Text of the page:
Change Leaders Reflections of Hurricane Katrina: A Qualitative Review Abstract
In August 2005, the costliest natural disaster to ever occur in the United States devastated the Gulf Coast resulting in losses estimated at $200 billion (Budget and Economic Outlook: Fiscal Years 2007–2017). While much of the data collected concerning the impact of Hurricane Katrina have been projections of recovery costs and critical reviews of response efforts, a lack of research exists examining the lived experiences of organizational leaders affected by the hurricane and the responses to expedite recovery. Hurricane Katrina affected organizations’ ability to operate as businesses were not prepared for the effects of the event. Interviews with senior leaders reveal how organizations recovered from the catastrophe. Leaders discuss pre-disaster, disruption, and recovery time periods and the effects of the disaster on leadership, staffing and talent management, teamwork, vision, and organizational culture. In addition, interviewees communicate the effects of the storm on business results and change capacity. Comparisons between pre-event crisis preparedness and post-event outcomes are explored. Reported experiences are compared to various change models as outlined by change management experts. This study examines increased change capacity in organizations as a result of major change.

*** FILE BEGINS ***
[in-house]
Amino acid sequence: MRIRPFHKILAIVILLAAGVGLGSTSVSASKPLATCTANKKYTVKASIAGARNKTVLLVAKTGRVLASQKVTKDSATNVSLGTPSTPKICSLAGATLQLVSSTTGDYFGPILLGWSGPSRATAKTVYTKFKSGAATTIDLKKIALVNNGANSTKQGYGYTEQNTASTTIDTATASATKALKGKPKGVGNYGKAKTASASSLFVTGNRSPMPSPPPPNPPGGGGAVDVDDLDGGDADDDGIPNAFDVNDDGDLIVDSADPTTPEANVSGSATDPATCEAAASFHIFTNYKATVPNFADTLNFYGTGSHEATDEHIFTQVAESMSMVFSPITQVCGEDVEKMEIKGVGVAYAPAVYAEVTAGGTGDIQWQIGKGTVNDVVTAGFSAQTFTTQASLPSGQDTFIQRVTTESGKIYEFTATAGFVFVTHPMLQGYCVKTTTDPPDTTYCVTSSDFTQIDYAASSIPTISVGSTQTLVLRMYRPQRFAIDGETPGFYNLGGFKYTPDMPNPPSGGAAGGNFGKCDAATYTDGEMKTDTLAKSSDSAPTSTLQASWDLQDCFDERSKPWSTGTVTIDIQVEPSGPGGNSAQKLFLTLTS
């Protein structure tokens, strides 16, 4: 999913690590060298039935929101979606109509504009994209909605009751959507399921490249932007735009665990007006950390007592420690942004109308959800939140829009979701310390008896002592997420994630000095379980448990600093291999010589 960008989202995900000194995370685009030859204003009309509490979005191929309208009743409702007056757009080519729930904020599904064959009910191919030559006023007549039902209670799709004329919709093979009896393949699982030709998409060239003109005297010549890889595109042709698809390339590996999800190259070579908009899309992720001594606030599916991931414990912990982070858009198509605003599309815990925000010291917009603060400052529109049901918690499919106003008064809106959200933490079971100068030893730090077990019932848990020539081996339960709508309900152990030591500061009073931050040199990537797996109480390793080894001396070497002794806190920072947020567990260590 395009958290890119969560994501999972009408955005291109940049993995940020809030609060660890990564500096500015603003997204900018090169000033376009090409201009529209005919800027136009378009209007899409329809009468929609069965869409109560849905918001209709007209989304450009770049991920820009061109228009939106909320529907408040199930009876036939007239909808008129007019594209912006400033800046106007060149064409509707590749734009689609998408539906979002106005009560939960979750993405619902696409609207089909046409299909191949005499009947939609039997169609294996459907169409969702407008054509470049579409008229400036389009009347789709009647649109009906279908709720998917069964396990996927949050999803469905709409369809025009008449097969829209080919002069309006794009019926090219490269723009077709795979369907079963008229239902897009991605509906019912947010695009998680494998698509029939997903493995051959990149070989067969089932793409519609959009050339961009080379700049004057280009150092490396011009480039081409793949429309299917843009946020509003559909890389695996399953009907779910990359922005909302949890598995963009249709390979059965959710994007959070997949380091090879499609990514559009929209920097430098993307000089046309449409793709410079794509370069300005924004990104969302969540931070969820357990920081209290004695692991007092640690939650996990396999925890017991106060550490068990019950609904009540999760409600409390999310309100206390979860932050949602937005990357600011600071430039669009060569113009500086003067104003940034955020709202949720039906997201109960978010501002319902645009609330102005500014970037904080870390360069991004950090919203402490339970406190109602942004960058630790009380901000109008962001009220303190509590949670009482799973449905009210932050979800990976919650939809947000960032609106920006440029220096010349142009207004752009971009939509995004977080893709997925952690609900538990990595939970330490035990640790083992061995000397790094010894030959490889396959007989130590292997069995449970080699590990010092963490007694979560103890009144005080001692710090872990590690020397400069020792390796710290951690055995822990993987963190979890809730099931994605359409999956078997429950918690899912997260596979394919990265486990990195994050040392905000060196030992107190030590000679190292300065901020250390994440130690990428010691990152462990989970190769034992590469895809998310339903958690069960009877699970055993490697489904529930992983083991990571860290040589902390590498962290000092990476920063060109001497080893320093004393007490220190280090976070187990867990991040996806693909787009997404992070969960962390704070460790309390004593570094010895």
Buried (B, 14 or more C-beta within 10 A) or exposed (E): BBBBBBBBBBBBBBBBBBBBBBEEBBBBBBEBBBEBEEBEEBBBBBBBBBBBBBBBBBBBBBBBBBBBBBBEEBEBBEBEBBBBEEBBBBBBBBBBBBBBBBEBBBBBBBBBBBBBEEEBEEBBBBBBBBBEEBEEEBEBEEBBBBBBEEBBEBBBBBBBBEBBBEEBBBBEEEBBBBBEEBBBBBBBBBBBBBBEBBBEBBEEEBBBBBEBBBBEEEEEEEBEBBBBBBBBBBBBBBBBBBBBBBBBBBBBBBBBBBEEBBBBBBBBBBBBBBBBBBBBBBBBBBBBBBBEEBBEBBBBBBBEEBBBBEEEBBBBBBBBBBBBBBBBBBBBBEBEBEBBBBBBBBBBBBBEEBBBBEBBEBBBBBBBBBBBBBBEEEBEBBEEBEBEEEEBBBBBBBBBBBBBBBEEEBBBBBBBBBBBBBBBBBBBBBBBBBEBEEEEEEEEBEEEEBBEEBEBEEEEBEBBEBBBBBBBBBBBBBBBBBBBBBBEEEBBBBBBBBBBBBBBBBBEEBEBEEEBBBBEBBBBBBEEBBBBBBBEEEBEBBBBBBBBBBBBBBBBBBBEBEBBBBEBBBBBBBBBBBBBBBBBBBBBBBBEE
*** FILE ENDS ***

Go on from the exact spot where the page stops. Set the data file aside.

Annulis, H., McDonald, J., Higgins, G., Ritchie, J. B., Stout, B., & Thompson, R. (2013). Change Leaders Reflections of Hurricane Katrina: A Qualitative Review. Change Management: An International Journal. 12(2), 1-10.